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As CBS Corp. negotiates a purchase price for Viacom and, perhaps more importantly, figures out what the management team of a merged company might look like, Viacom CEO Bob Bakish was rallying the troops earlier this week around the notion that the conglomerate’s turnaround was progressing well and was firing on all creative cylinders.
In film, Paramount “blew away industry expectations” with the opening of A Quiet Place, while at MTV, Jersey Shore Family Vacation enjoyed “the network’s highest rated series premiere in six years,” the exec highlighted in a memo to employees early this week.
Bakish titled his memo: “What a week!” And he concluded in it: “I couldn’t be more proud of the creative momentum across this company.” Wall Street will watch closely for more signs of how the company’s turnaround is going when it reports earnings on April 25.
The Hollywood Reporter published a story earlier on Wednesday that mentioned an analyst who raised some doubt about Viacom’s turnaround after years of stagnating box office at Paramount and ratings declines at its cable networks — not to mention a stock price that is lower today than it was a dozen years ago.
The key to a potential merger lies with Shari Redstone’s relationship with Leslie Moonves, the chairman and CEO of CBS Corp. who is poised to run the combined company, but wants to do so only on his terms. Redstone has large sway over both companies as president of controlling stakeholder National Amusements and vice-chair of each board, and she has pushed for Bakish to serve as the No. 2 executive of the merged company.
CBS originally offered .55 shares of its stock for each Viacom class B share, which comes to roughly $11.9 billion, and Viacom countered with .68 shares of CBS stock, an increase of about $2.8 billion. The latter offer seems more fair given Viacom’s $12.7 billion market cap, but that value has been inflated by rumors of a CBS offer. If Viacom’s board rejects the offer, the stock could drop 20 percent in a day.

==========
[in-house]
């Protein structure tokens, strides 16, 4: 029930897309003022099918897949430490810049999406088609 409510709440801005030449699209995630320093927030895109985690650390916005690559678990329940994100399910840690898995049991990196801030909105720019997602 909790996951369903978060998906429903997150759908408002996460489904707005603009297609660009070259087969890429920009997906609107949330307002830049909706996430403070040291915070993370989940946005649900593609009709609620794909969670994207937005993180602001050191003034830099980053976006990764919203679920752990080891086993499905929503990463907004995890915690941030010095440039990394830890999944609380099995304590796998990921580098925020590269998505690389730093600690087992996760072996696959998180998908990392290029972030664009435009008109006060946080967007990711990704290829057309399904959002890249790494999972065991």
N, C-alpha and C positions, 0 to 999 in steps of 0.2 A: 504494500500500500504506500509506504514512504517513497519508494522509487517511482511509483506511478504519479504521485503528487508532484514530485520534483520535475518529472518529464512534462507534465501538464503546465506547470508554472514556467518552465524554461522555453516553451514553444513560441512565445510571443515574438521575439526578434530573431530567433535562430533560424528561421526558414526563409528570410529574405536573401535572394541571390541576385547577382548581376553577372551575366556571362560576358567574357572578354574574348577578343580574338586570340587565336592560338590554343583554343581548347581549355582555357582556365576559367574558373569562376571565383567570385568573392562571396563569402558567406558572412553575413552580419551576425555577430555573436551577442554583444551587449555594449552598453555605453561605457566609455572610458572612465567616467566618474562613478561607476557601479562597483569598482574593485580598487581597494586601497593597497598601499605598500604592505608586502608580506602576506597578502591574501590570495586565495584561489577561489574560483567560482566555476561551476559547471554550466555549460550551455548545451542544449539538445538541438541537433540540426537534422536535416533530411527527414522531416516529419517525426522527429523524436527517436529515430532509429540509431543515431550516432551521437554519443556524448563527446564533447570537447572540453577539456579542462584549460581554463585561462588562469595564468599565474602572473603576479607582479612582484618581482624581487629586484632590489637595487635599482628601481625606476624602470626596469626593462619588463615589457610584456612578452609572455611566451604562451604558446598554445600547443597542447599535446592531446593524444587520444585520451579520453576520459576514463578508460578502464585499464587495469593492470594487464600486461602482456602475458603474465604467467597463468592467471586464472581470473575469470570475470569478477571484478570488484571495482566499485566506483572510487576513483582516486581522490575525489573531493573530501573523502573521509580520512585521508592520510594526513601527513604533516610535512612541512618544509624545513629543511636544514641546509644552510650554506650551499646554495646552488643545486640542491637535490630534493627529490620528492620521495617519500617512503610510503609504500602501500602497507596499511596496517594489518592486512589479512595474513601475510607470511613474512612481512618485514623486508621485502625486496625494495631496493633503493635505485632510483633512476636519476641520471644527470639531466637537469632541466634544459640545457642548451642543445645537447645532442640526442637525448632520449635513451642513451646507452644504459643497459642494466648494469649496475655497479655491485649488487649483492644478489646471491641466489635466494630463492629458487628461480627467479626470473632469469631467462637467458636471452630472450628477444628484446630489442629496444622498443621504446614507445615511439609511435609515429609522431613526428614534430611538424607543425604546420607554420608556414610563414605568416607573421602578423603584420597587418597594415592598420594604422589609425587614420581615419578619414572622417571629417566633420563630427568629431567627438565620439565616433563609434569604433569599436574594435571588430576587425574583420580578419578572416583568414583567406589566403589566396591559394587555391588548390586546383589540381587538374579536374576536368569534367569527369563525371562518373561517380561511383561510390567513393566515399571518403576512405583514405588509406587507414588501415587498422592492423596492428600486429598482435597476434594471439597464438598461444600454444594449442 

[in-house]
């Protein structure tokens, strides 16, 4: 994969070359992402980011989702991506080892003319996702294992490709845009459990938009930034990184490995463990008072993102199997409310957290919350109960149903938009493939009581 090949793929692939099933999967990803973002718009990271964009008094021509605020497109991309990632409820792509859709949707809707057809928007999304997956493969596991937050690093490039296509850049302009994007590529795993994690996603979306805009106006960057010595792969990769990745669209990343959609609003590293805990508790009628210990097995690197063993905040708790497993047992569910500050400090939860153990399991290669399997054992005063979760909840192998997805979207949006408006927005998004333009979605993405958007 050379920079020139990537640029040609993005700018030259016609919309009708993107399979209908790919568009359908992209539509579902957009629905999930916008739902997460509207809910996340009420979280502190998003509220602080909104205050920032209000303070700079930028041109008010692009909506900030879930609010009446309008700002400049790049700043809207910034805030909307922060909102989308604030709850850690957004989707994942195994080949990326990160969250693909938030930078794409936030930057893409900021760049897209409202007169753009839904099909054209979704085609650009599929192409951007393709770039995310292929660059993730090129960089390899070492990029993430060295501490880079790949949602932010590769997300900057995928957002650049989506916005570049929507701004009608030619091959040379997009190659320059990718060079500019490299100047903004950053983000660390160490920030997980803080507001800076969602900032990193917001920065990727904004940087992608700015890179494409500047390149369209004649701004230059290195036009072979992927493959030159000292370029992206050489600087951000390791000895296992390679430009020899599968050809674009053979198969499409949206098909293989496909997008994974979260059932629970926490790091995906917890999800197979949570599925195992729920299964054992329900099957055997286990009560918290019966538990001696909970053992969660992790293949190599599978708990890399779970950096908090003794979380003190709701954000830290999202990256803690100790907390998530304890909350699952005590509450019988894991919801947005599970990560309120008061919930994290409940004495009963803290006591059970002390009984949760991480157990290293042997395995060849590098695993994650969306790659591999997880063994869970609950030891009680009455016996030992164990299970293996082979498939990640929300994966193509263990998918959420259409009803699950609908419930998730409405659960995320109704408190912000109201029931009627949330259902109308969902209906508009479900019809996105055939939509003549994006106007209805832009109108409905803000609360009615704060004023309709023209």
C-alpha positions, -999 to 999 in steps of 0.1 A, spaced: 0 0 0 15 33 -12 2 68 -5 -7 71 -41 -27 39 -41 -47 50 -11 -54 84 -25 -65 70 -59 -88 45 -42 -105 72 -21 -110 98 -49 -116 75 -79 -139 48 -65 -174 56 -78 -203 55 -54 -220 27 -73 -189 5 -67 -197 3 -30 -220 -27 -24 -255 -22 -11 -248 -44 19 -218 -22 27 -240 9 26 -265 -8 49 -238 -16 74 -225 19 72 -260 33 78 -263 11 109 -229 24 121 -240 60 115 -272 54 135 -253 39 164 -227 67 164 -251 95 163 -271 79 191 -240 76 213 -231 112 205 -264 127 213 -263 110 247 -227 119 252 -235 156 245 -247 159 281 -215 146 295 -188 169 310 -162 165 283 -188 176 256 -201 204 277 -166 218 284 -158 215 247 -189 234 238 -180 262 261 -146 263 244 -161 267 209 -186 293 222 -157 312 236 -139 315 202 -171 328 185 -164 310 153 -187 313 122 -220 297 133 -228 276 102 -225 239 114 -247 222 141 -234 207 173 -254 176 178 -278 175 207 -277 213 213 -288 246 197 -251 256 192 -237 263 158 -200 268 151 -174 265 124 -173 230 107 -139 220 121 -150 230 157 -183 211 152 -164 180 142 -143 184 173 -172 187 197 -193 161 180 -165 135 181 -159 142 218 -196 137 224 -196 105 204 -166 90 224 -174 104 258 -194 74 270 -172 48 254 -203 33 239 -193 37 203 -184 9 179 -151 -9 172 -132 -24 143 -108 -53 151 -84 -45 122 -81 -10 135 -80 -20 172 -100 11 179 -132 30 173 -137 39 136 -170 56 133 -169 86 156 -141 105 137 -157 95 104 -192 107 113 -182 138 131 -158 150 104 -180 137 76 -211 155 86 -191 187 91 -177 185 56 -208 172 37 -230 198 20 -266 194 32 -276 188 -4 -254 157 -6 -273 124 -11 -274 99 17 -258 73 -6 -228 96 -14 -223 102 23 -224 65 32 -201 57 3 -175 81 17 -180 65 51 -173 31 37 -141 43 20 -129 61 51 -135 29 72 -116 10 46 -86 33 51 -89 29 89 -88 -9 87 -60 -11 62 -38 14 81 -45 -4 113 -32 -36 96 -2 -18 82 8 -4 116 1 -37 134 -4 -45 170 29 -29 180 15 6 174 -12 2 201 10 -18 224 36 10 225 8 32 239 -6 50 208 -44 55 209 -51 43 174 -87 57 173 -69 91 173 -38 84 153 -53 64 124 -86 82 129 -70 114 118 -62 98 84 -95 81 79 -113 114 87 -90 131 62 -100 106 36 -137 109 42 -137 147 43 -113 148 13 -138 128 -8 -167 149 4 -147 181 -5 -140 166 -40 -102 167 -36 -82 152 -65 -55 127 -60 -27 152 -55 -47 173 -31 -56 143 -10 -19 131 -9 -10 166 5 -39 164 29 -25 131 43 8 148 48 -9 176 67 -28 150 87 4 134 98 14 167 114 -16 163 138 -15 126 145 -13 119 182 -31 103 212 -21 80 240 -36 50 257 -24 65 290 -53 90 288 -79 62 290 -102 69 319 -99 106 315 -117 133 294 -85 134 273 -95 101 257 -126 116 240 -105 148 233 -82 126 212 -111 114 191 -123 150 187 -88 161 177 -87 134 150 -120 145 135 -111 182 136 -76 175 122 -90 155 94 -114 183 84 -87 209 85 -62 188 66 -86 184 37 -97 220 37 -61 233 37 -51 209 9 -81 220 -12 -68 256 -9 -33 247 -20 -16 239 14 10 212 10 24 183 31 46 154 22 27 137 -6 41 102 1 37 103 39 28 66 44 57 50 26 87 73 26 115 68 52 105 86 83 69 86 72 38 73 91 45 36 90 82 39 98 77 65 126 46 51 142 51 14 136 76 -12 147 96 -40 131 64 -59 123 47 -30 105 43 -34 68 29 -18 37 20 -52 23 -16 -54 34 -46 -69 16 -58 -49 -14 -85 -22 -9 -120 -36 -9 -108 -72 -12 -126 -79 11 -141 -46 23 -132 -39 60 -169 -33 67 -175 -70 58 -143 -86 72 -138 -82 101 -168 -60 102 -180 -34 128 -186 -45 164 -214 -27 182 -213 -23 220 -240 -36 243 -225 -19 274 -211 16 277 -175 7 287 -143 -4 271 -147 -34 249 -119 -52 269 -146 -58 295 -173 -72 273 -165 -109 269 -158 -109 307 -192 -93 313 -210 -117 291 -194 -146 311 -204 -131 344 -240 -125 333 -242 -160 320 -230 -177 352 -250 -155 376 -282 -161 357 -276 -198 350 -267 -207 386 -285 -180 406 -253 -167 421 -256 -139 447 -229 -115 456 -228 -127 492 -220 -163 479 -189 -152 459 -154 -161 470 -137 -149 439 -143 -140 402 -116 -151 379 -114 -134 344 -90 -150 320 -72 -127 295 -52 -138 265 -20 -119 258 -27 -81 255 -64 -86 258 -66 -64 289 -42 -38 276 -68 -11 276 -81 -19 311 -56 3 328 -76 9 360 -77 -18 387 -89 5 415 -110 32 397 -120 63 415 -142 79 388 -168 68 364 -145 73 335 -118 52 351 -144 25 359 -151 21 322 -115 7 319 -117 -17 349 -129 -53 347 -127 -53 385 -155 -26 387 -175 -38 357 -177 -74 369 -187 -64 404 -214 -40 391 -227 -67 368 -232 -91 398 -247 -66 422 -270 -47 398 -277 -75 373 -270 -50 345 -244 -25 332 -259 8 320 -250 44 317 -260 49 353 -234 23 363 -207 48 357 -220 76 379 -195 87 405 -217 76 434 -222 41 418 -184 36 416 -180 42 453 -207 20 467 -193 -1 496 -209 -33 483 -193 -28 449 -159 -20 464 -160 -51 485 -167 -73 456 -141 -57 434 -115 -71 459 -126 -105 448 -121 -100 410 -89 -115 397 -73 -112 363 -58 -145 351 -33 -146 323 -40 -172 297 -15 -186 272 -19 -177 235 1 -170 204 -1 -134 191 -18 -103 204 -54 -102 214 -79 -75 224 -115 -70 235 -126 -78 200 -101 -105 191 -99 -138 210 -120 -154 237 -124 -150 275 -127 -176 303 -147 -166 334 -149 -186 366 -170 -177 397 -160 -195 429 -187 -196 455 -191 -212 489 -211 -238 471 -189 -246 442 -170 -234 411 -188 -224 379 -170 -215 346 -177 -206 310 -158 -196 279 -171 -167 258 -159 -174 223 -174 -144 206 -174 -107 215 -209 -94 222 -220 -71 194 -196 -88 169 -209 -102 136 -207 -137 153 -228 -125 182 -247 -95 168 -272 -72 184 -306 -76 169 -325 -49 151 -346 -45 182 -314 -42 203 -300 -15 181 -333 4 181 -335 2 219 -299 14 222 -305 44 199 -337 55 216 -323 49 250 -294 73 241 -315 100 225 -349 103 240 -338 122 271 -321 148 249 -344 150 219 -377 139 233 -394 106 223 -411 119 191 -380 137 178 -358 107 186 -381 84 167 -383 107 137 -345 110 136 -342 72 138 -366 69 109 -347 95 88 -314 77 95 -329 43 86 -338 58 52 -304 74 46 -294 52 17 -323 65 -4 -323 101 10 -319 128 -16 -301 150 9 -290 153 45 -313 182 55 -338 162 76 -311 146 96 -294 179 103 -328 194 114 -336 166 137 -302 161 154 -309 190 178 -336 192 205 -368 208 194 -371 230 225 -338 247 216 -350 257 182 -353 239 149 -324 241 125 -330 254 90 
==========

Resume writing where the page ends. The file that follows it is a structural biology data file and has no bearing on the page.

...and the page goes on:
The price, though, is almost secondary to the power struggle, as Moonves wants Joseph Ianniello, the current COO of CBS, to be COO of the combined company, while the Viacom camp wants Bakish in that role — with Redstone siding with Bakish. She is understood to want to bring expertise from both companies together if a merger can be reached.
National Amusements issued a statement Wednesday, though it falls very short of addressing anything beyond the role it expects for Moonves should CBS and Viacom merge. “National Amusements has tremendous respect for Les Moonves and it has always been our intention that he run a combined company,” the statement read.
As for Bakish, his memo to Viacom employees is below.
We know how hard everyone is working, and it’s incredible to see that work pay off.
I’m happy to say Paramount blew away industry expectations — and our own! — with the opening of A Quiet Place this weekend. An innovative concept, with great talent both behind the camera and in front, and a savvy distribution and marketing plan led to Paramount’s biggest opening since 2016. The film — which was the talk of SXSW and beloved by critics and audiences alike (a 97% “Fresh” rating on Rotten Tomatoes!) — brought in $50.2M domestically for its opening weekend, and added $21M internationally, with most major markets still to come. Given the movie was made for just $17M, it’s a monster hit by every measure. I want to congratulate Jim and the entire Paramount team for their tireless work on this film, and on the studio’s turnaround more broadly. We all feel the renewed energy and creative and strategic focus, and couldn’t be more excited for what’s ahead.
I also want to congratulate Chris and the MTV team for their huge Jersey Shore Family Vacation premiere last week. With a 3.0 rating in its key demo, it was the network’s highest rated series premiere in six years, broke cable records as the most watched unscripted launch since 2012, and was the most social show of the day. This caps off MTV’s third consecutive quarter of prime growth, and jumpstarted the new quarter with high triple digit increases. I also love that Jersey Shore was the network’s first global premiere, with the show debuting in nearly 180 countries and territories.
I couldn’t be more proud of the creative momentum across this company, and I hope you are, too. Thanks again for everything you’re doing to contribute to it — let’s keep it up!
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